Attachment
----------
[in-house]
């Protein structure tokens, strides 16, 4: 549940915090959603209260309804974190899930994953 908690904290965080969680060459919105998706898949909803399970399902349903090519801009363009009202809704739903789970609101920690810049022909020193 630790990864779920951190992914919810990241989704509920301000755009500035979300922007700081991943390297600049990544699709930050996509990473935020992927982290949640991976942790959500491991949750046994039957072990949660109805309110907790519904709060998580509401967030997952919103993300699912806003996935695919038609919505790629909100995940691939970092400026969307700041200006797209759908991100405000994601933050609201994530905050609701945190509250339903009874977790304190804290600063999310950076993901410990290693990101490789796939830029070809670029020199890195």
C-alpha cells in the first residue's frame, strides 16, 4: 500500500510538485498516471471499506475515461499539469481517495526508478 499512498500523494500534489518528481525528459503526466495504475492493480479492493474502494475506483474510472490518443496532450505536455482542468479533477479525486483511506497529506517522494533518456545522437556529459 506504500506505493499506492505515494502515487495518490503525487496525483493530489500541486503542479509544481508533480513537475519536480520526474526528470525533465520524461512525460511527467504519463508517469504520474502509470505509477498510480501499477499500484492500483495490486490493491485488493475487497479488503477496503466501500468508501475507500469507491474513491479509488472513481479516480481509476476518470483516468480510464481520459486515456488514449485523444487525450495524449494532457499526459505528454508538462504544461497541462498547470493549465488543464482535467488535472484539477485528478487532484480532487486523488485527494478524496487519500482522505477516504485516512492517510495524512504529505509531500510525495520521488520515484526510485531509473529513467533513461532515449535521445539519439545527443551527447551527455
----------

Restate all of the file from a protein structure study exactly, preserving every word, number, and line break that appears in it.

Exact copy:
[in-house]
């Protein structure tokens, strides 16, 4: 549940915090959603209260309804974190899930994953 908690904290965080969680060459919105998706898949909803399970399902349903090519801009363009009202809704739903789970609101920690810049022909020193 630790990864779920951190992914919810990241989704509920301000755009500035979300922007700081991943390297600049990544699709930050996509990473935020992927982290949640991976942790959500491991949750046994039957072990949660109805309110907790519904709060998580509401967030997952919103993300699912806003996935695919038609919505790629909100995940691939970092400026969307700041200006797209759908991100405000994601933050609201994530905050609701945190509250339903009874977790304190804290600063999310950076993901410990290693990101490789796939830029070809670029020199890195």
C-alpha cells in the first residue's frame, strides 16, 4: 500500500510538485498516471471499506475515461499539469481517495526508478 499512498500523494500534489518528481525528459503526466495504475492493480479492493474502494475506483474510472490518443496532450505536455482542468479533477479525486483511506497529506517522494533518456545522437556529459 506504500506505493499506492505515494502515487495518490503525487496525483493530489500541486503542479509544481508533480513537475519536480520526474526528470525533465520524461512525460511527467504519463508517469504520474502509470505509477498510480501499477499500484492500483495490486490493491485488493475487497479488503477496503466501500468508501475507500469507491474513491479509488472513481479516480481509476476518470483516468480510464481520459486515456488514449485523444487525450495524449494532457499526459505528454508538462504544461497541462498547470493549465488543464482535467488535472484539477485528478487532484480532487486523488485527494478524496487519500482522505477516504485516512492517510495524512504529505509531500510525495520521488520515484526510485531509473529513467533513461532515449535521445539519439545527443551527447551527455